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Brandeis University's Community Newspaper — Waltham, Mass.

Three comments on the election

Published: May 2, 2008
Section: Opinions

I would like to write this article on the debate around the Senator-At-Large position. I have been doing a little bit of research and have a lot to say about the election. First of all, I want to make it clear that all of the facts of the following article come from the Justice, the Hoot, or the Student Union Constitutions, and the opinions are mine and mine alone. Although it is beyond election time I just want to make sure that Brooks cannot attribute this article to Shouster in any way. I have three main points to emphasize.

The first comment I have is very short. I want to point out the irony of accusing an Israeli of being Anti-Israel. I’m not saying that those people do not exist, however, it seems… strange as a campaign tactic.

In addition, the most basic look into Shouster’s life would prove otherwise (and I have never met her). The source of this comes from the Justice, “Despite Brooks’ claims about the Shouster campaign, students supporting Brooks’ and Sulsky’s campaigns sent e-mails to Students United for Israel regarding Shouster and Mohamed, insinuating that the two candidates are opposed to Israel.” Again, accusing an Israeli (Shouster) of being opposed to Israel.

The second comment is somewhat nitpicklike, if you forgive the made-up word. Although I mostly hate politicians who do this themselves, I feel that this contradiction needs publication. A lot of this election has been around the topic of Palestine and candidates accusing and defending against being anti/pro Palestine.

Andrew Brooks has addressed the question of whether he is anti-Palestine a couple of times, once when voting on chartering the Palestinian Club, and again during this campaign. After being disappointed with the club’s charter, Brooks was explaining his problem with the club’s name, “Most people who use that word [Palestine] use it as a reference to a nation that exists, and that’s just historically false, there isn’t a nation that exist[s].” He believed that because the nation did not exist, the word Palestine should not be included in the club’s name.

After filing the injunction for this election, he was again interviewed by the Justice and spoke again about his opinions regarding Palestine, “Brooks said that he does not deny the existence of the Palestinian nation.”

Although this is a small contradiction, I just want to bring to light the disagreement between the two statements. I do not want to get into a discussion of how I think Brooks feels about the Palestinian, mainly because I am not sure he knows, but I just want to bring this to your attention.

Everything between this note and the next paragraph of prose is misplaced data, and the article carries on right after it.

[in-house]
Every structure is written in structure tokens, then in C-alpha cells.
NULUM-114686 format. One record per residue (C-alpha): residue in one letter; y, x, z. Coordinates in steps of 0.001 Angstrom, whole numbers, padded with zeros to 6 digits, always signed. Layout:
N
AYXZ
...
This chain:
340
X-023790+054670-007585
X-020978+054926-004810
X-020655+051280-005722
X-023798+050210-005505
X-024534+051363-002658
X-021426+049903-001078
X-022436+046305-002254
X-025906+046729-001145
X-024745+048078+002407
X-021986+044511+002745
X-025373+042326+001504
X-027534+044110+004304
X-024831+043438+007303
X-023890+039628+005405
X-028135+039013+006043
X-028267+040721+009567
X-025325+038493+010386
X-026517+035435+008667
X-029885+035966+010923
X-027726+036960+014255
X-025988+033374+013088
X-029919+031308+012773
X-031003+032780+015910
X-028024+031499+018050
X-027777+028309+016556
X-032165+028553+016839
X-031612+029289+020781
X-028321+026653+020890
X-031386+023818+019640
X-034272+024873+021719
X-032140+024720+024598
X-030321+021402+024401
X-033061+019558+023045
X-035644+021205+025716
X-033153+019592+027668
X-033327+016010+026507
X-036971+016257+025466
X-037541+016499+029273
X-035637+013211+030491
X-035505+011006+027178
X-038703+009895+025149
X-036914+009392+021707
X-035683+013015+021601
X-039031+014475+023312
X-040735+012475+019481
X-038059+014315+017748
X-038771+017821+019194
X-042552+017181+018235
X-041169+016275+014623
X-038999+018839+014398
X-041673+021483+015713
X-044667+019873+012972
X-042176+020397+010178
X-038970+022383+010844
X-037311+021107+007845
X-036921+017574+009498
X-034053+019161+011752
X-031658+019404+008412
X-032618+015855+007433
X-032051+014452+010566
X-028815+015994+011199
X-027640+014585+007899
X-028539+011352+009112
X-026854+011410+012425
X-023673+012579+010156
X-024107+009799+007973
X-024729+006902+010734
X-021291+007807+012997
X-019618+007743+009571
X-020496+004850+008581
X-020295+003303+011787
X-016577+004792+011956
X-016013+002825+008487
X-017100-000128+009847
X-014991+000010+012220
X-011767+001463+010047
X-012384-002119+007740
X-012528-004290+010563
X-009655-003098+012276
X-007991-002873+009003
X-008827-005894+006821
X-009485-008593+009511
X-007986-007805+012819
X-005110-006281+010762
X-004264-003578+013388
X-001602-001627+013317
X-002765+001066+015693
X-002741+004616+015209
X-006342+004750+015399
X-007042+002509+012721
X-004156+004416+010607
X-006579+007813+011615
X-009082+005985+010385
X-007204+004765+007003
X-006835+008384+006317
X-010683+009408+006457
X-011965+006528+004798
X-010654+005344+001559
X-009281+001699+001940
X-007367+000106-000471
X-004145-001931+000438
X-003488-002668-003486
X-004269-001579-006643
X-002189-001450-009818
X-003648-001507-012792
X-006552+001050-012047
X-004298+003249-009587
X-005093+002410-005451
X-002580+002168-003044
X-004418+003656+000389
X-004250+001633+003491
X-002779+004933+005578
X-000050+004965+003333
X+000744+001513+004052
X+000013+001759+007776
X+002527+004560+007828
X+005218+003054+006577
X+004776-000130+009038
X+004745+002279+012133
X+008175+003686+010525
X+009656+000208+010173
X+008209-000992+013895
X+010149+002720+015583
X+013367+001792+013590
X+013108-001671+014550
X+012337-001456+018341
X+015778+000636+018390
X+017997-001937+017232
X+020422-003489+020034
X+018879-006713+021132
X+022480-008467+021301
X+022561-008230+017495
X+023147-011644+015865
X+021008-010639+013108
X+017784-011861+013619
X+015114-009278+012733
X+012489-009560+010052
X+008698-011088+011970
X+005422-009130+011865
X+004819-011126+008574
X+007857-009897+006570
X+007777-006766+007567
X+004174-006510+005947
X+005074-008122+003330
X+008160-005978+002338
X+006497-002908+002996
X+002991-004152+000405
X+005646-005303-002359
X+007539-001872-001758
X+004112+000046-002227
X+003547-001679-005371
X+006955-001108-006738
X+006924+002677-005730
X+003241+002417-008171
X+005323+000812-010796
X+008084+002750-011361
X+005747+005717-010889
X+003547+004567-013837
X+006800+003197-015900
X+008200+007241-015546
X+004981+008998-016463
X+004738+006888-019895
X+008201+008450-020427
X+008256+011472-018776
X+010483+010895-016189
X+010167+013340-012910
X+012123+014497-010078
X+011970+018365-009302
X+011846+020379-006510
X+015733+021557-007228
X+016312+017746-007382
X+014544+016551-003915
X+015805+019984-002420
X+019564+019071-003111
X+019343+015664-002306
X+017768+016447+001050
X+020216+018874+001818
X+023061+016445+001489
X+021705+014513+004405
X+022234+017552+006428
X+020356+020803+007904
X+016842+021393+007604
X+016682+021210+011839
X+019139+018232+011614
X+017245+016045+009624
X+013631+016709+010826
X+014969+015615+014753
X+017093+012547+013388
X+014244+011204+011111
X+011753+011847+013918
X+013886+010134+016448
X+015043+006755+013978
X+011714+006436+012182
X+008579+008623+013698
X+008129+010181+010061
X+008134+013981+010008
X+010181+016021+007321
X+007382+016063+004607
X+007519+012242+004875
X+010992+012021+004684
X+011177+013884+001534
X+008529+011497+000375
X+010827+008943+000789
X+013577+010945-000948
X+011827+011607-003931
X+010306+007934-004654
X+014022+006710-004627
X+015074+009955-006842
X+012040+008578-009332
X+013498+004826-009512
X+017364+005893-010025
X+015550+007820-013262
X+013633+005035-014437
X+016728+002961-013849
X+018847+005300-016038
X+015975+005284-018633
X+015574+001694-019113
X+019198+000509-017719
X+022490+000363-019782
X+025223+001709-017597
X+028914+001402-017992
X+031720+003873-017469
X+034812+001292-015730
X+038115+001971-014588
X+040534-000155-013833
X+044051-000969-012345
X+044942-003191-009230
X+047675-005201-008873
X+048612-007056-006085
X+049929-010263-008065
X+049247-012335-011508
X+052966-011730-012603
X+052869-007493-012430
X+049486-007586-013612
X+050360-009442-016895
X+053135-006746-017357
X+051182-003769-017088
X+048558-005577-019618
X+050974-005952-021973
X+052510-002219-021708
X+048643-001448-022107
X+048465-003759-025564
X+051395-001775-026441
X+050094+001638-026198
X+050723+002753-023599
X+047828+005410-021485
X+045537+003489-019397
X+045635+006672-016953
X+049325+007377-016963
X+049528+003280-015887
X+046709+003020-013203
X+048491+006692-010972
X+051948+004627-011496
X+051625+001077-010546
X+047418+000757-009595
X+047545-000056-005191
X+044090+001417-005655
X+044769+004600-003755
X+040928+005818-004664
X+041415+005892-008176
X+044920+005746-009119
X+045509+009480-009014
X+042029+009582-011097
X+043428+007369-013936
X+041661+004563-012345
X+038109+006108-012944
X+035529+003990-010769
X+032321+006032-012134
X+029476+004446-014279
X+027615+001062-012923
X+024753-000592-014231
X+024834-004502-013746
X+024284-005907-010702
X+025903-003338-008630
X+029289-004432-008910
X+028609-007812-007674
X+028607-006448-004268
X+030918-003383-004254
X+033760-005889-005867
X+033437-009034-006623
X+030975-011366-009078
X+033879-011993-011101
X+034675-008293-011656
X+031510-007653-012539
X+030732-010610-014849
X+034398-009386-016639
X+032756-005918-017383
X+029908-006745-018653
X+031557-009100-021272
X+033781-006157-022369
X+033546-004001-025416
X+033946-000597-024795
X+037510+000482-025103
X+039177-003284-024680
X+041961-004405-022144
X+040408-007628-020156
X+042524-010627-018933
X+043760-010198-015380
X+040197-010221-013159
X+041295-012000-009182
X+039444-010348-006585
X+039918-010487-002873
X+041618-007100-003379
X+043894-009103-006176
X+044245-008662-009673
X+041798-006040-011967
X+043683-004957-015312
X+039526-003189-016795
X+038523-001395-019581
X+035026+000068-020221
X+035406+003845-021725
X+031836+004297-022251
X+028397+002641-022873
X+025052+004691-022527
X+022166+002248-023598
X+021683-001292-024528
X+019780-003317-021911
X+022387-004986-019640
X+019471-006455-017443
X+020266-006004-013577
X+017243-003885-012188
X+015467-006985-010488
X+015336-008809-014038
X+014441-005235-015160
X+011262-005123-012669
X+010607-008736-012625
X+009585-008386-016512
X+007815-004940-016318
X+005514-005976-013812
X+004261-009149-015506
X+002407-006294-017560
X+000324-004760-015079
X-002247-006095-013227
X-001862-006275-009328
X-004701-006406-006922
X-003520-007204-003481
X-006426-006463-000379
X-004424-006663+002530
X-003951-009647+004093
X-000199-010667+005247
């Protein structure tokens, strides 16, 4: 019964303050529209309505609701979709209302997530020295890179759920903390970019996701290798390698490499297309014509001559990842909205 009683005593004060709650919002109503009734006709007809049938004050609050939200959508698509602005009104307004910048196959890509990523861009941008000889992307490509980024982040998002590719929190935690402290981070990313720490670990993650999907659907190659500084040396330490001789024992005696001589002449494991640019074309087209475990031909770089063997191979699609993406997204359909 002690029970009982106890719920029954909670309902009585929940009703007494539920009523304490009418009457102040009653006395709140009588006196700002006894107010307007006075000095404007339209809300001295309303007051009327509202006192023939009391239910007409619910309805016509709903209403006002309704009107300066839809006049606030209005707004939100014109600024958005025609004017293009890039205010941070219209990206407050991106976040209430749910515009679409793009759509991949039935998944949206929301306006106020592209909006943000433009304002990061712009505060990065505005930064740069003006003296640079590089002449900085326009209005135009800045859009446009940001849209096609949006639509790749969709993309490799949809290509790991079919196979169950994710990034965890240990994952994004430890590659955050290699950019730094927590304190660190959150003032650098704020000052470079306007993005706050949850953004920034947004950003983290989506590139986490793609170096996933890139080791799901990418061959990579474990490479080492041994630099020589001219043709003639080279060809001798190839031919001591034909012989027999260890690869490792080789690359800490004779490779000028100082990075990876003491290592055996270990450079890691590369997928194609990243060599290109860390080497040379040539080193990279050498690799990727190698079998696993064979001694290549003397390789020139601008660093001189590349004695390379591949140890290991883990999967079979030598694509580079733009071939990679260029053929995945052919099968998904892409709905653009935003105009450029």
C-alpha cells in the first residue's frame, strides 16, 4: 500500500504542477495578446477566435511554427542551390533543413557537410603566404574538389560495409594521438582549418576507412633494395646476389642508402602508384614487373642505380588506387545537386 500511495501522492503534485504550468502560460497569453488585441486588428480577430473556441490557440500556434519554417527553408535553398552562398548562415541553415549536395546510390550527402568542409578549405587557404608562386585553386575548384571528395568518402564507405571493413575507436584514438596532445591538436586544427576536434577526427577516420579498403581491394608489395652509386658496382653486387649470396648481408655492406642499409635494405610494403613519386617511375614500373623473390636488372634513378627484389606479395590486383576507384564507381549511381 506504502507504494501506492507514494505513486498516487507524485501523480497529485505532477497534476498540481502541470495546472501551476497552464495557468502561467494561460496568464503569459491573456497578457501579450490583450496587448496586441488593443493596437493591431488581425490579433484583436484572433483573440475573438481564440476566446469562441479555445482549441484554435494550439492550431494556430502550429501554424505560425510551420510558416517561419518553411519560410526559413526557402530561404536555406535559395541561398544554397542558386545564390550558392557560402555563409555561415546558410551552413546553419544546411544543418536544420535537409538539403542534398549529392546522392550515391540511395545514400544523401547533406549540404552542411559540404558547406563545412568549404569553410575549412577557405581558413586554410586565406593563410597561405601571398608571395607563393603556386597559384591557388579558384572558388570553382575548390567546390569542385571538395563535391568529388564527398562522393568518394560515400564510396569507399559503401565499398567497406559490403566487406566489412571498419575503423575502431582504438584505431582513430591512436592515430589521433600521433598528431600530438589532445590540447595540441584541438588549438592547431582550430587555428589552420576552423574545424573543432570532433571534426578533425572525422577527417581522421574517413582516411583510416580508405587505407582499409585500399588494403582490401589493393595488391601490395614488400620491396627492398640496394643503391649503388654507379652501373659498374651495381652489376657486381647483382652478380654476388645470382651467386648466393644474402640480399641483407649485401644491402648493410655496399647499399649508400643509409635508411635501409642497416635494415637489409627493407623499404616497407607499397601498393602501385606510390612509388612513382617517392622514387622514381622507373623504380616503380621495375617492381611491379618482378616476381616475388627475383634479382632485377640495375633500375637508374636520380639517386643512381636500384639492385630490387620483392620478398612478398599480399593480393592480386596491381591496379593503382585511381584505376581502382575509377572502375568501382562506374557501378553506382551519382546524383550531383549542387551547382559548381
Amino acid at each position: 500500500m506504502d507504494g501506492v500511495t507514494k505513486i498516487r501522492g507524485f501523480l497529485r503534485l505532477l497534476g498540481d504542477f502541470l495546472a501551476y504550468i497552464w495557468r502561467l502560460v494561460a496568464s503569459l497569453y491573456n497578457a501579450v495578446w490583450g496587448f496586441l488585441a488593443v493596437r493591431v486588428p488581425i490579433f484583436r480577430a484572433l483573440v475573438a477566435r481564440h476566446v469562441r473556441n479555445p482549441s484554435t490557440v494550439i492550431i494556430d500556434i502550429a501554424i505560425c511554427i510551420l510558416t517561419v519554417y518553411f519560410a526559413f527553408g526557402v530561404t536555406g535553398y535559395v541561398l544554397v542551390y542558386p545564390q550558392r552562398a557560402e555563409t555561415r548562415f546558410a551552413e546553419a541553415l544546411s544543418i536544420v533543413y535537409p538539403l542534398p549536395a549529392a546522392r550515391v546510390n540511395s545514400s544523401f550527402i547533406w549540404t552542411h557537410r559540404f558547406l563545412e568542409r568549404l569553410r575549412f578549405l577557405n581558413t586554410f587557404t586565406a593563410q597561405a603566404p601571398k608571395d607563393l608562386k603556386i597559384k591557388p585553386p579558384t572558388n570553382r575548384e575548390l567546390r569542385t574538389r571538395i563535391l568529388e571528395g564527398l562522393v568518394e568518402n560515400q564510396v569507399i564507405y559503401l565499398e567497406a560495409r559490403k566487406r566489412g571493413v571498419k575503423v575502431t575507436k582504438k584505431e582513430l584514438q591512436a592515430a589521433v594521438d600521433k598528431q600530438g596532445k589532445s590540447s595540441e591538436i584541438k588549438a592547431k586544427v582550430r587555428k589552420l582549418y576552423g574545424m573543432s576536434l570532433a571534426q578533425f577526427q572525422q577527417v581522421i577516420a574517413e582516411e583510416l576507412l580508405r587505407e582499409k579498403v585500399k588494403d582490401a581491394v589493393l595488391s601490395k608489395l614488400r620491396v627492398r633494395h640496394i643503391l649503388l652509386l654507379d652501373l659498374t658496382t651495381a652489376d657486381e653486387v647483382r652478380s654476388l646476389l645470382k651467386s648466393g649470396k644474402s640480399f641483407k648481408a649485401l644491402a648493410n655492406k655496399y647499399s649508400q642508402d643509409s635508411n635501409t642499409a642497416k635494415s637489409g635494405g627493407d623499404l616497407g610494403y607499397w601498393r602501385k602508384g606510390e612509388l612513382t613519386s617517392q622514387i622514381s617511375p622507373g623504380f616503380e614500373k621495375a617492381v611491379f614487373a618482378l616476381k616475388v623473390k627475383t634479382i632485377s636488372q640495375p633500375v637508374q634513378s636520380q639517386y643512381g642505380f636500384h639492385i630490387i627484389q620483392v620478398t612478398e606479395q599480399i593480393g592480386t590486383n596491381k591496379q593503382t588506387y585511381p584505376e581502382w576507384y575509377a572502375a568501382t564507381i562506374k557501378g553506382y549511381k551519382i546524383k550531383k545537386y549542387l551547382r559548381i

My third and most severe comment on this election, is that this is not the first time that Andrew Brooks has received a benefit of a questionable ruling to aid his campaign for Senator-At-Large.

I would like to tell you the story of the 2006 Senator-At-Large election. There were, of course, two slots for Senator-At-Large. The first round proved a very close race for the second slot. Shreeya Sinha won the first slot and both Andrew Brooks and James Ansorge were separated by two votes after the first round with Ansorge in the lead. Then, the election changed forever. James Ansorge violated the Student Election rules. He violated the most sacred rules known to the Brandeis elections.

“The violation occurred when Ansorge’s friend used staples to tack fliers to residence hall doors. The Union provides masking tape for fliers, but not staples,” according to the Justice.

Ansorge used staples as opposed to tape and therefore was penalized in the second round, “As penalty, next to Ansorge’s name on the Student Union candidate profiles Web page, in red letters, a message read: “This candidate has violated one or more election rules.’” In the second round Ansorge lost around 30 votes to make Brooks the winner of the second Senator-At-Large slot.

In an interview afterwards Ansorge claimed, “That [the penalty] very clearly cost me the election.” Brooks, the winner of this mishap spoke differently. Although Ansorge lost around 30 votes from the first election to the second, Brooks said, “I don’t think it played as big of a role as some people asserted […] In the end people voted for the person they liked.”

According to the Justice, the violation was reported anonymously. I am not accusing Brooks of reporting, mainly because the crime was committed in Rosenthal and he was a freshman, but winning because of unauthorized staples is nothing to be proud of.

With that story finished, I would like to point out that another election regarding Brooks is being contested. I will admit that this time the dispute is about libel and slander, which is much more serious than a staple, but eventually Mr. Brooks will have to face the reality that he lost.

I wish Brooks would just let the Senate move on with life and realize that he did not lose because of anything illegal. He lost because more students voted for the other candidates. I would like to give Mr. Brooks some advice: If you really wanted to contest the decision, you should have done it under Article 25, Section 30 of the Union Constitution (aka the sore loser clause). Note: Article 25, Section 30 of the Union Constitution (aka the sore loser clause) does not exist.